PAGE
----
At a recent meeting of my East Bay DSA chapter the comrades narrowly defeated a resolution that sought to make opposition to Trump official DSA policy.  Since there is no chance that DSA will be endorsing Trump, the vote foreclosed the possibility of the chapter officially working on behalf of Biden.  Two of the people arguing against opposing Trump used the term “Genocide Joe.” One seemed to make the phrase itself his main argument, repeating it several times.

The derogatory “Genocide Joe” enunciation plays in the same sandbox as Trump, who loves elementary schoolyard level nicknames for his opponents. Referring to Biden this way—or anyone else—corrodes reasoned political discourse and tends to end, not engage, rational discussion of the issues.

Part of building a socialist movement is the modeling of socialist human relations, to the extent that that is possible within a capitalist culture.  In the late twentieth century we called such modeling “prefigurative politics.” It was a new twist that socialist feminists placed on the concept the Industrial Workers of the World had already promulgated a century ago when it called for “building a new society within the shell of the old”.

Words have meaning, and so does history

Is history predictive? Sometimes. Marx’s idea that history repeats itself, the first time as tragedy, the second as farce, isn’t the way it always works, although it happened to in the situation he described. Closer might be Mark Twain’s “History doesn’t repeat itself, but it does rhyme”. At the very least we might agree that while history doesn’t necessarily provide a guide to the future, we ignore it at our peril. 

It would be in this spirit of informed suggestion, rather than certainty, that we might ask:  what do events in 1933, 1968, and 2021 tell us about the coming election and its likely outcomes?

First, in reverse order, January 6, 2021 is an easy one.  Trump has repeatedly told us that he won’t accept any outcome except victory. We can expect a more organized insurrection this time around if he loses. He and his lieutenants have had four years to ponder what went wrong, to plan differently, and stoke the resentments and grievances that fueled an attempted coup once before. Although we can’t know how that will turn out—presumably public security forces have also learned from January 6—what Trump will do if he wins is not in question.  If he has his way, the democratic experiment called “the United States” will become a memory, and Trump will do his best to distort and extinguish the memory itself.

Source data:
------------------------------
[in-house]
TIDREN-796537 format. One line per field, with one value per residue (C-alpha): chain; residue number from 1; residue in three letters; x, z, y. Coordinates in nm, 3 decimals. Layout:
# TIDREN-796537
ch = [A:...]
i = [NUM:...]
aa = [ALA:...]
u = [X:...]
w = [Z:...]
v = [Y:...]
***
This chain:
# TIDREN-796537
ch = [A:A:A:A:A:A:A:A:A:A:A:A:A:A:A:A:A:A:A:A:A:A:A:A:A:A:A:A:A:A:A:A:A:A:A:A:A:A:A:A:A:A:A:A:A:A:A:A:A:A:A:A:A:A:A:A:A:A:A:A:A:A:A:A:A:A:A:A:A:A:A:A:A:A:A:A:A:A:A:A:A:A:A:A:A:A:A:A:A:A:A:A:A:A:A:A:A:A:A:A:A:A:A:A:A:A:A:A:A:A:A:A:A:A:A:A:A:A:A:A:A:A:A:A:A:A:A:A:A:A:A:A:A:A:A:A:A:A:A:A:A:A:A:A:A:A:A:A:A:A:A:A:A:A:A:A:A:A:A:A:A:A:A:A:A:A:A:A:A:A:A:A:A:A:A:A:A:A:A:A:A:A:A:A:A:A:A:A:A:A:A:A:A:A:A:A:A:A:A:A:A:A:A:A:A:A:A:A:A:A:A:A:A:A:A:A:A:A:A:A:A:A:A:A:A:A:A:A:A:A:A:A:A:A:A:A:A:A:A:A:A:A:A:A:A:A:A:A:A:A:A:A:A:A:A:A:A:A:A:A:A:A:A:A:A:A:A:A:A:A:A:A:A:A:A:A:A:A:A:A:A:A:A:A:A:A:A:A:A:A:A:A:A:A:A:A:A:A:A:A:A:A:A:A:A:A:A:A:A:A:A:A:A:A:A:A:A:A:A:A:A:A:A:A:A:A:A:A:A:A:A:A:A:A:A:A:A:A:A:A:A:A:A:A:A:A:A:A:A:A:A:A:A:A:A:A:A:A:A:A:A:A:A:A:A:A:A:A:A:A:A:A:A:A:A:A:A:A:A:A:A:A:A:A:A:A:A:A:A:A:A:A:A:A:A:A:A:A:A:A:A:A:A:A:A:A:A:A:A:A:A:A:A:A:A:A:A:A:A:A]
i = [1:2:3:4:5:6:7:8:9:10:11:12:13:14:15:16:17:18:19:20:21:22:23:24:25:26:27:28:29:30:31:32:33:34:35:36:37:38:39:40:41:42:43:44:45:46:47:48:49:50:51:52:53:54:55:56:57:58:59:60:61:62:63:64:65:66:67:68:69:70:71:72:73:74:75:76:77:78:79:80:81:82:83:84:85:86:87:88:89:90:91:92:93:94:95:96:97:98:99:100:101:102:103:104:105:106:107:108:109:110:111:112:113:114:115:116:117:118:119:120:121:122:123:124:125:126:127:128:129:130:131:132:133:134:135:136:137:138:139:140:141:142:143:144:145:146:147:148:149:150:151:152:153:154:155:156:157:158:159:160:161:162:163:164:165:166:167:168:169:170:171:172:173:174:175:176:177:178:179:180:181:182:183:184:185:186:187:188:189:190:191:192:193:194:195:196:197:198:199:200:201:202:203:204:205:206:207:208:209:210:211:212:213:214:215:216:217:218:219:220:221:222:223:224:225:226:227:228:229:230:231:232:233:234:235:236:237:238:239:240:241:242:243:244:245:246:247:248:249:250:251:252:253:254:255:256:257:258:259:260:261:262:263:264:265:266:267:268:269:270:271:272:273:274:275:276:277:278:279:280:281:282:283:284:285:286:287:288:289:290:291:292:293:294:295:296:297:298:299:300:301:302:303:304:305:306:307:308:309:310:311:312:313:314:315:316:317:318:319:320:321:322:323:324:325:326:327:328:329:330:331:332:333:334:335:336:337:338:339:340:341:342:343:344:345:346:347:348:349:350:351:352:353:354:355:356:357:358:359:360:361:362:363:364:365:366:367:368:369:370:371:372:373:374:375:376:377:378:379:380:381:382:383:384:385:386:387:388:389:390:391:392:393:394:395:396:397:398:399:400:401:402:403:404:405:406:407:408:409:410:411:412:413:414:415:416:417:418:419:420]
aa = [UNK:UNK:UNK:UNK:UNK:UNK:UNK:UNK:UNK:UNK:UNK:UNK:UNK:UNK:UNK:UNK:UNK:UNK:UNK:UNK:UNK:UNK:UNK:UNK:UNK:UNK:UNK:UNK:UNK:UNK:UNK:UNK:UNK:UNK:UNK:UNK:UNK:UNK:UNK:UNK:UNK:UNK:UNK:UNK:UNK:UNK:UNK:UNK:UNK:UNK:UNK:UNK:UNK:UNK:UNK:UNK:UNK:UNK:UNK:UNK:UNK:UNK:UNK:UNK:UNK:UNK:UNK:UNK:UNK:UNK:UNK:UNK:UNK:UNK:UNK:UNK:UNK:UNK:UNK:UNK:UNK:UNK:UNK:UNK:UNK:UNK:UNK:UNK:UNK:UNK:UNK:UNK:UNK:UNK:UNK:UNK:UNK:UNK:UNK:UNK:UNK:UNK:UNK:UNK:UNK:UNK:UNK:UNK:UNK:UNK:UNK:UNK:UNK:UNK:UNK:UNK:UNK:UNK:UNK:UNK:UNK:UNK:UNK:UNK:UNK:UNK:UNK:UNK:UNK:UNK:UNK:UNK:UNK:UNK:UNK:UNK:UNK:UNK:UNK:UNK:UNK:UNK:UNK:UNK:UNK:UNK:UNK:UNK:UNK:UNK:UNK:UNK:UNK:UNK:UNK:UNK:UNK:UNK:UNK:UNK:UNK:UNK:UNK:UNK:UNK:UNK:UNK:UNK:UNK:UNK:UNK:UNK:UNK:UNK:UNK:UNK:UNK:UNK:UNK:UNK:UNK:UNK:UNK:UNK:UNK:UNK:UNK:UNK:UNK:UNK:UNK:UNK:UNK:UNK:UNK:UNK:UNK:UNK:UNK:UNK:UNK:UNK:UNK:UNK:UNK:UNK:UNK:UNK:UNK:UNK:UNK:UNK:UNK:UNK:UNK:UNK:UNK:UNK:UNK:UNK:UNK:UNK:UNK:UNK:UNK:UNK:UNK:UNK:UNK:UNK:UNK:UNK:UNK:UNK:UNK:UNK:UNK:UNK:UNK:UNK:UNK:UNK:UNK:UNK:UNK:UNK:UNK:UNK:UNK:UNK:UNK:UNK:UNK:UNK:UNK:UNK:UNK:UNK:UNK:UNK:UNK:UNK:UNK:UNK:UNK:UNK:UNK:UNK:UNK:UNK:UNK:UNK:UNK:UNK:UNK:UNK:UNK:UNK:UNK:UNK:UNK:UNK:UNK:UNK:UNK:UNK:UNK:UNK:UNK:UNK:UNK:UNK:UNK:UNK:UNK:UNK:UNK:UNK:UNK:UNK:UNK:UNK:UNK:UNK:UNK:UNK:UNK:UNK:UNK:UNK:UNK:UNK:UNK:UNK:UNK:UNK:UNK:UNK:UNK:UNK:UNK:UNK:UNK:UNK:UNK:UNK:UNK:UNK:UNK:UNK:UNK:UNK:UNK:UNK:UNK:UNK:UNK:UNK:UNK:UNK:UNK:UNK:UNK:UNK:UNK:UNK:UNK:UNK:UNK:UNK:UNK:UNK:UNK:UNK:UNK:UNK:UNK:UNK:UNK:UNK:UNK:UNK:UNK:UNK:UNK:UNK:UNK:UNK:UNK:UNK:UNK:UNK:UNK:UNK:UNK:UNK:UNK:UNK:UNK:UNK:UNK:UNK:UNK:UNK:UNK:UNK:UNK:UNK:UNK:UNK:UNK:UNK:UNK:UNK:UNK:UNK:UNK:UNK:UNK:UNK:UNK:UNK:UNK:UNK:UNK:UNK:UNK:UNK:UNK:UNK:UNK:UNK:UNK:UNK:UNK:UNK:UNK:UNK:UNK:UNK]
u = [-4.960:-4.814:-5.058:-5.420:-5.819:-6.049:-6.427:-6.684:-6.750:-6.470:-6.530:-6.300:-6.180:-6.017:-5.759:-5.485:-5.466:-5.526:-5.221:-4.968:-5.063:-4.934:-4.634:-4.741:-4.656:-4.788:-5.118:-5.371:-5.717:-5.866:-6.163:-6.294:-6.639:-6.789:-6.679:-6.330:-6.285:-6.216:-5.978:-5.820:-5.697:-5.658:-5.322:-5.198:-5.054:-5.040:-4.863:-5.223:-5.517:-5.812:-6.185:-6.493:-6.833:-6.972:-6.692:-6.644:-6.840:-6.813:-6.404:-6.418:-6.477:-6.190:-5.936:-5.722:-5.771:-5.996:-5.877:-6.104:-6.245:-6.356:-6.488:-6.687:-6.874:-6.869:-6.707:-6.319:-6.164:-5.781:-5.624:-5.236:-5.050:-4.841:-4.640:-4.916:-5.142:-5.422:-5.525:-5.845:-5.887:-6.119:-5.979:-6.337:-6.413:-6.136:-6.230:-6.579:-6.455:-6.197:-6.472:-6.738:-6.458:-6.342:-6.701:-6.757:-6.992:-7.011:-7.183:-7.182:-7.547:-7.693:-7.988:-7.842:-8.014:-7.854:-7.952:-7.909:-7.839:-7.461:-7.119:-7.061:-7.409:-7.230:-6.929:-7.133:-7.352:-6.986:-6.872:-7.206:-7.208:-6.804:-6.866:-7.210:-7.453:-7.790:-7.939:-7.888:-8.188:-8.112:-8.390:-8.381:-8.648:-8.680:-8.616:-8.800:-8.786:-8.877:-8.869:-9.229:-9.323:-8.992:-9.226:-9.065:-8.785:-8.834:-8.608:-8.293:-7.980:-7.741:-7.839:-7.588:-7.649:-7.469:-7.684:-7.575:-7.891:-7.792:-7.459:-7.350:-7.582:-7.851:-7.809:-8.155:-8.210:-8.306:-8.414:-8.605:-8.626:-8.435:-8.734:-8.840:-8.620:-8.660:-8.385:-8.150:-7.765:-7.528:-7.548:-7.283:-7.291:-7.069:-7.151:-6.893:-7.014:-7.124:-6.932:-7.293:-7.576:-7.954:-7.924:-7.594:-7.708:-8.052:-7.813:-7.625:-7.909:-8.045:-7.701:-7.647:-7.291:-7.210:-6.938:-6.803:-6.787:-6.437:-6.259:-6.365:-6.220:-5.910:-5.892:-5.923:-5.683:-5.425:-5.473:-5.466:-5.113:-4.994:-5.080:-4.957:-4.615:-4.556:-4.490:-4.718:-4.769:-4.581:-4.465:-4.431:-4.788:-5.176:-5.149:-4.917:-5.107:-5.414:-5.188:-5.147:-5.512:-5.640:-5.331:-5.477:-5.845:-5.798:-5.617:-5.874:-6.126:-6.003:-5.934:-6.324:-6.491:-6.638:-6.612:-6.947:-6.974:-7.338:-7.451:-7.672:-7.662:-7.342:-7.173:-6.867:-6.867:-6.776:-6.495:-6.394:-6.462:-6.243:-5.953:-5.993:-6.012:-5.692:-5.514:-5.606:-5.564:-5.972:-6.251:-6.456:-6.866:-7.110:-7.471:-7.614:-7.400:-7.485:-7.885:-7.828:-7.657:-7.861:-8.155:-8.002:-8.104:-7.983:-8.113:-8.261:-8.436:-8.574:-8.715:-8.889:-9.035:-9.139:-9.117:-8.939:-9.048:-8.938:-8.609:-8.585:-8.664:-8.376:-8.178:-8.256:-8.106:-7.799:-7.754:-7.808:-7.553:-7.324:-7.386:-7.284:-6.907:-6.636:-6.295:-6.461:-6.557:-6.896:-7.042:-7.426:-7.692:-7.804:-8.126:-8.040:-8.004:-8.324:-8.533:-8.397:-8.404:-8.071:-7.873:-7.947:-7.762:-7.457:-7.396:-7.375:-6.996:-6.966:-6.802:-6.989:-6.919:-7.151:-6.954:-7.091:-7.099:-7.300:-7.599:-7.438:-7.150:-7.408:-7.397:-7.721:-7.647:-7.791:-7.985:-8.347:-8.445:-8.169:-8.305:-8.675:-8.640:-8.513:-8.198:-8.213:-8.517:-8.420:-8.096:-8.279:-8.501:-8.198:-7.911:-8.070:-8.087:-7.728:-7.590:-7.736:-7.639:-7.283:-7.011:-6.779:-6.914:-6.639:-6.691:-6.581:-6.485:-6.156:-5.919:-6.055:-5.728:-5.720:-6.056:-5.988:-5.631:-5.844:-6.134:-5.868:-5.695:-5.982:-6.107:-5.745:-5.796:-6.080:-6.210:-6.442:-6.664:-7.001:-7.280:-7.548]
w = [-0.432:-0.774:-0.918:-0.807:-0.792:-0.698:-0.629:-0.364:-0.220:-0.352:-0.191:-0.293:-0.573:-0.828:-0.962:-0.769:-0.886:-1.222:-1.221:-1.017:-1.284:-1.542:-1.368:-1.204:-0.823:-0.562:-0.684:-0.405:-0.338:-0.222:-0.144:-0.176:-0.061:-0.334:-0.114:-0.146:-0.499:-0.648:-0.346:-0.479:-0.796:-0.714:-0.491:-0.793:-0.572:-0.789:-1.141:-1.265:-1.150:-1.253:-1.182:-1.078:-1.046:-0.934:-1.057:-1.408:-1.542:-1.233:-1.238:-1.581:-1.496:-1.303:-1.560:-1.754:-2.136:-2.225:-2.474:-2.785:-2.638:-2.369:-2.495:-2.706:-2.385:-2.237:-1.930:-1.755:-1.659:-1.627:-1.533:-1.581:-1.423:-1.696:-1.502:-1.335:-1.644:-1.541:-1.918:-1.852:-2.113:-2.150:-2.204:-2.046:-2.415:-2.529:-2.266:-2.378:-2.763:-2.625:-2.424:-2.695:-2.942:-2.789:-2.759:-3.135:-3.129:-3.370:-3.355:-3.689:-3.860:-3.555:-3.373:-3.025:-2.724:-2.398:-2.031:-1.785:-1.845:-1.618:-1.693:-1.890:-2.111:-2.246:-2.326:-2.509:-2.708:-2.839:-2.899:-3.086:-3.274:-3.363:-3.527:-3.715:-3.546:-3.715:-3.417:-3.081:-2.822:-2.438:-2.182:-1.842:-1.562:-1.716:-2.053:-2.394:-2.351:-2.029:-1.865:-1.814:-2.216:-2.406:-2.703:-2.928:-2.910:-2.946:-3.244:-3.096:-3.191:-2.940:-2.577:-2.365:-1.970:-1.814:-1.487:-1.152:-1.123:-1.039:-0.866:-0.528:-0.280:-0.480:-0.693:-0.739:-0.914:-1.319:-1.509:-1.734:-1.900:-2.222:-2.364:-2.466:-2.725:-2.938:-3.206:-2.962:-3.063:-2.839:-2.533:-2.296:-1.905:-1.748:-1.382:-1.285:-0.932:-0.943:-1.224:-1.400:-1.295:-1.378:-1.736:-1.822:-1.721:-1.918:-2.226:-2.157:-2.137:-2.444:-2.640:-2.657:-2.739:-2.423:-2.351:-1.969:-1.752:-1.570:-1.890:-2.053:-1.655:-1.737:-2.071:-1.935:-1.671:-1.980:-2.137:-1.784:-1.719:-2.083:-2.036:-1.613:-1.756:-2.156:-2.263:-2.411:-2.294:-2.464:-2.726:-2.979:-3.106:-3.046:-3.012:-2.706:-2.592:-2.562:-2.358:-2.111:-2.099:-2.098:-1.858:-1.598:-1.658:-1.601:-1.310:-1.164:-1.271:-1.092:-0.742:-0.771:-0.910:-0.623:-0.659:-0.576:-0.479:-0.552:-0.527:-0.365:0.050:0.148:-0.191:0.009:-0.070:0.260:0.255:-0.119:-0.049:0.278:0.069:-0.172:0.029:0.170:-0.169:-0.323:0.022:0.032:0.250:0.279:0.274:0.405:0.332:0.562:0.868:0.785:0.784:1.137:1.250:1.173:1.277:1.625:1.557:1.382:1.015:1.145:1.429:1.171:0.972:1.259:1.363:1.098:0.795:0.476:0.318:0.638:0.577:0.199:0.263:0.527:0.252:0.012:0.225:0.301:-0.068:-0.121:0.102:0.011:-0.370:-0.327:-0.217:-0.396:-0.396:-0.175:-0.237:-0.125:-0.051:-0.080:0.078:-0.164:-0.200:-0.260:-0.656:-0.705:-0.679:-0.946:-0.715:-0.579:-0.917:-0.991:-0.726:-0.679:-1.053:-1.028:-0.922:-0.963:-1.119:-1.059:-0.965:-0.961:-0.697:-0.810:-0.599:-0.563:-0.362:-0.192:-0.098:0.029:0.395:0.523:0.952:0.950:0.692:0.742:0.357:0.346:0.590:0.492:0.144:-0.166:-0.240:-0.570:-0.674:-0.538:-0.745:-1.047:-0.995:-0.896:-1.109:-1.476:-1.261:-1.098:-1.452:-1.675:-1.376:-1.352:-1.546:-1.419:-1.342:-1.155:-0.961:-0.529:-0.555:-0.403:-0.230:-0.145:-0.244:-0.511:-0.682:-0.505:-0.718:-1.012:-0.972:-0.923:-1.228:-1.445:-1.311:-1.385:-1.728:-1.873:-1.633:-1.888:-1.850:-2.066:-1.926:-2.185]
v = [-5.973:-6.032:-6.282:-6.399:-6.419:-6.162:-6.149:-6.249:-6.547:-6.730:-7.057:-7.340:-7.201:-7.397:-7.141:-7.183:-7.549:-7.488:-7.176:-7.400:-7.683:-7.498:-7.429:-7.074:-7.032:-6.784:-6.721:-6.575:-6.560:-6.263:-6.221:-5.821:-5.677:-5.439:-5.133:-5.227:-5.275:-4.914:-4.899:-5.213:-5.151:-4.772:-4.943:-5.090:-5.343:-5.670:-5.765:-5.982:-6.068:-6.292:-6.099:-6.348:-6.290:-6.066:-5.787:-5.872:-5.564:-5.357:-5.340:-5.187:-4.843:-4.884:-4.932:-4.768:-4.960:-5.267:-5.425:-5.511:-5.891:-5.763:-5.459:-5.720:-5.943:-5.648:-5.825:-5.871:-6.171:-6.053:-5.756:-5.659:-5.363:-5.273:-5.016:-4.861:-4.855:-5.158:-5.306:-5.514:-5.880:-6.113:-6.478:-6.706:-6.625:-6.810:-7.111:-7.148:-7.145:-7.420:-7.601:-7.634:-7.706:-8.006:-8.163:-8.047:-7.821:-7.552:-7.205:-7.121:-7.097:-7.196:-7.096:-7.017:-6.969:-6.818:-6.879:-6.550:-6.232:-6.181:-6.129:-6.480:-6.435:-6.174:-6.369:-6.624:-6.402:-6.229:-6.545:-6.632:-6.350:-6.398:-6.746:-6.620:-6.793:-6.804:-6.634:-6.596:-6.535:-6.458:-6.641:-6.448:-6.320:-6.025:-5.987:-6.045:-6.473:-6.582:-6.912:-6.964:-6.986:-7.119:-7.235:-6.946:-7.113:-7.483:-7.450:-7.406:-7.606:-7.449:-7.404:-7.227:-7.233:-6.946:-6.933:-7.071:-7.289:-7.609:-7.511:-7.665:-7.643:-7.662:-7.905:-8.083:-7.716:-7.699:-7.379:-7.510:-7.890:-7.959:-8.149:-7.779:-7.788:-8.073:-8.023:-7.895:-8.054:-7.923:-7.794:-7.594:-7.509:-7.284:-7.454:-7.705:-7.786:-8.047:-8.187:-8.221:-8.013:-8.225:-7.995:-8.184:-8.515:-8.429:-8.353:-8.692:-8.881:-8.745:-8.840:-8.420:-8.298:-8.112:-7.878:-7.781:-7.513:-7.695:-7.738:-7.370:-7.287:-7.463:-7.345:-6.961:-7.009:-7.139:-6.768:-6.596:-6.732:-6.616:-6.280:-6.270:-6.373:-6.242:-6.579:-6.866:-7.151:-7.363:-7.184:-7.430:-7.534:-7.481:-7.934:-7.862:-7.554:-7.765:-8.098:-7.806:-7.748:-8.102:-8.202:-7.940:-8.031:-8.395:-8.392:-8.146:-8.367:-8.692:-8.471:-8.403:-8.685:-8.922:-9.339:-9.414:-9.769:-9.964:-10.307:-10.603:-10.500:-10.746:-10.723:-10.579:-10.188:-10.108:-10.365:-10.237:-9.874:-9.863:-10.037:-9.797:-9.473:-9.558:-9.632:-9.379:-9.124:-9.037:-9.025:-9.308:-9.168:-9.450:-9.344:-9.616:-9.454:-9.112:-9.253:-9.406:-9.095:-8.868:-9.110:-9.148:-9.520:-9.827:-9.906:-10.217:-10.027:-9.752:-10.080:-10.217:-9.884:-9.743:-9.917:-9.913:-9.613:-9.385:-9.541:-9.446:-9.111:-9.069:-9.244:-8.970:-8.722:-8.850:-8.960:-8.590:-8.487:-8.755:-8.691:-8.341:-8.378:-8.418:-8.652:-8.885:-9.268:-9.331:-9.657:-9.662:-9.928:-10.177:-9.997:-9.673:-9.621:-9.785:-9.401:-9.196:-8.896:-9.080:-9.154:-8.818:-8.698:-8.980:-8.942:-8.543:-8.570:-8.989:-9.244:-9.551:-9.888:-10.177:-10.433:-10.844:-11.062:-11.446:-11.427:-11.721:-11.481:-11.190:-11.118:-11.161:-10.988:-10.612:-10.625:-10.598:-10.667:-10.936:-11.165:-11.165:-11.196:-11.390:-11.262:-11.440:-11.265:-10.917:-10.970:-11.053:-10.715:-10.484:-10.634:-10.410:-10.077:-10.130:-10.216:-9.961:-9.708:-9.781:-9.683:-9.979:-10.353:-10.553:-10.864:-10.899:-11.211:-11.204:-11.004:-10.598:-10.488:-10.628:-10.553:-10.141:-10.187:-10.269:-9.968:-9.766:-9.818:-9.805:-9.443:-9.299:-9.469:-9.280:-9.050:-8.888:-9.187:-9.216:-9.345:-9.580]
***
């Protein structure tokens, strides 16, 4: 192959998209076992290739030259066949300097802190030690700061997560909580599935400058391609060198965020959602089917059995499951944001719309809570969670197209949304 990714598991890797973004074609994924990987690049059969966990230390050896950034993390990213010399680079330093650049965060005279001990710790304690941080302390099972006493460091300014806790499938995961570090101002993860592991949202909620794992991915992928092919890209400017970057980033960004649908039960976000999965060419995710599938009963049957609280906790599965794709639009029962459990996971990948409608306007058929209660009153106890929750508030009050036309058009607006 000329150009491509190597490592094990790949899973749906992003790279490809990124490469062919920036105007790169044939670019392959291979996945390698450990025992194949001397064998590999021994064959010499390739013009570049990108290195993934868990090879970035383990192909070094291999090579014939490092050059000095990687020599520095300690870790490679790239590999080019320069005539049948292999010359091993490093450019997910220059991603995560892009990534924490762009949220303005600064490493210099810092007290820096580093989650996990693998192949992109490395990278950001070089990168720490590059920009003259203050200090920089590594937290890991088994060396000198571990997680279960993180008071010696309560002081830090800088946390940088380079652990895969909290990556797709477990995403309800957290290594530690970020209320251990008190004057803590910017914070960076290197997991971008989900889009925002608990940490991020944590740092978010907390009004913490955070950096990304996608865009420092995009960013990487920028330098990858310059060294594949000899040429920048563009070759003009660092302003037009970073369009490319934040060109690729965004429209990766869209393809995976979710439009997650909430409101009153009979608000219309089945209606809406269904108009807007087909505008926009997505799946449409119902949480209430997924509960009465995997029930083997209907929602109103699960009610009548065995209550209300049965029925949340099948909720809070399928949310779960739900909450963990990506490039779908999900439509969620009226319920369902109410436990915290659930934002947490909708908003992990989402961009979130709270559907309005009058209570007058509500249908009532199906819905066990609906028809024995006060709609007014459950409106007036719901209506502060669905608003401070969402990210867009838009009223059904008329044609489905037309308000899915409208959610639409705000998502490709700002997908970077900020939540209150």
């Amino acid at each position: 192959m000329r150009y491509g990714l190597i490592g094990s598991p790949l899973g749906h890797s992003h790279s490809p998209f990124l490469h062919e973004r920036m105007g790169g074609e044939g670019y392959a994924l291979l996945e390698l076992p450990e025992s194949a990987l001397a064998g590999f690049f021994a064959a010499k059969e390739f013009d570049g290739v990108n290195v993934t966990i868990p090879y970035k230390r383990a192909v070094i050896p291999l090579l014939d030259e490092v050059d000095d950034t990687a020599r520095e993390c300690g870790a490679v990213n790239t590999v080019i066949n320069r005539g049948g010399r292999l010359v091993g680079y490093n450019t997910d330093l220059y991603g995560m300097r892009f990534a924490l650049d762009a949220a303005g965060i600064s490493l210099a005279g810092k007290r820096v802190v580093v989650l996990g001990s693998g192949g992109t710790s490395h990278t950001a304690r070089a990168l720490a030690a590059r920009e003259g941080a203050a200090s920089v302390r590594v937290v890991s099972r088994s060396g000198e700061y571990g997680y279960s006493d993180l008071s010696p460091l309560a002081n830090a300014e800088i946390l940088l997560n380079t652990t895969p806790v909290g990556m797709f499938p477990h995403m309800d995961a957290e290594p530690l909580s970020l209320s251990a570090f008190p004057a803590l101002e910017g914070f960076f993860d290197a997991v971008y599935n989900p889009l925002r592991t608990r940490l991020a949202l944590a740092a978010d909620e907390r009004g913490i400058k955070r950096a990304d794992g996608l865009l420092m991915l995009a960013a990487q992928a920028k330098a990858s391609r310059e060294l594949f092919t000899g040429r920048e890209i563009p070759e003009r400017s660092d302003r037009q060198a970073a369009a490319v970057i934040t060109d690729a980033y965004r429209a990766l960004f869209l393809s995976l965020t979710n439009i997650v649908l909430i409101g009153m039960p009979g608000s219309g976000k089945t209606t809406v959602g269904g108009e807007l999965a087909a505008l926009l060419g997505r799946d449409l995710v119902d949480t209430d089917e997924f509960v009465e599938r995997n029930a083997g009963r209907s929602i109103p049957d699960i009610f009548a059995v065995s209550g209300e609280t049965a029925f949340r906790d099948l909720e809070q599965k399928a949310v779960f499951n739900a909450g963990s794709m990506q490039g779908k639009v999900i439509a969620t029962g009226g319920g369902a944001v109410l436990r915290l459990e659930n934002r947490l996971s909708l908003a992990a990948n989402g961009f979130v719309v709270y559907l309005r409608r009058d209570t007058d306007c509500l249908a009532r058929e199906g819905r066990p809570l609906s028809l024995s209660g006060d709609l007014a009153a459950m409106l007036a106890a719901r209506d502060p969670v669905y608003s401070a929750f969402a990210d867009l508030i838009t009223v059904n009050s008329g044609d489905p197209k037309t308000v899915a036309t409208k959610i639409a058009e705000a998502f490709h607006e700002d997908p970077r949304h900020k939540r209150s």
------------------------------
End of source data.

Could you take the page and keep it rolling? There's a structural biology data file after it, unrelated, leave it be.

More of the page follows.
Second, for someone my age who lived through 1968 as a more or less sentient being, I find it remarkable that some people today think that installing Trump in power, with the accompanying repression of democratic liberties, will awaken the masses and hasten the coming of socialism. Consider the repetition or rhyme: a slice of the anti-war left in 1968, disgusted with Democratic presidential nominee Hubert Humphrey’s support of the Viet Nam War, tried hard to believe a Nixon presidency would bring on the revolution.  How did that work out? 

Marx’s tragedy repeating as farce? Sure, except a Trump presidency will be no joke, and Trump in power a second time will make Nixon in retrospect look like Eugene V. Debs.  

History isn’t inevitable until it has already happened. We still have time—although not much—to prevent a fascist America. But we have to make the right choices based on all the factors in play, not just one elevated above all the rest. Hitler’s rise to power depended on the split between the KPD (Communist Party) and SPD (Social Democratic Party). Together the two left parties held more seats and polled more votes than the Nazis; that numerical superiority was short-circuited by the Communists’ suicidal belief that the Social Democrats were as bad or worse than the Nazis. Calling the SPD “social-fascists”, the Communists refused any overtures to work together.  

What did this lead to?  Six million Jewish dead, which became the ideological justification for the Zionist state; fifty million World War II dead in all; and the German Communists were the first to be rounded up for the concentration camps. Divide and conquer tactics work best when enthusiastically embraced by the divided parties themselves.

“Genocide Joe” is a contemporary linguistic rhyme for “social-fascists”—an insult that divides people who need to be united and obscures the bigger picture with schadenfreude masquerading as politics. It’s tempting, I know. But please don’t. There’s too much at stake.

Fred Glass is the author of From Mission to Microchip: "A History of the California Labor Movement" (University of California Press, 2016). He is a member of the state committee of California DSA, and the former communications director of the California Federation of Teachers.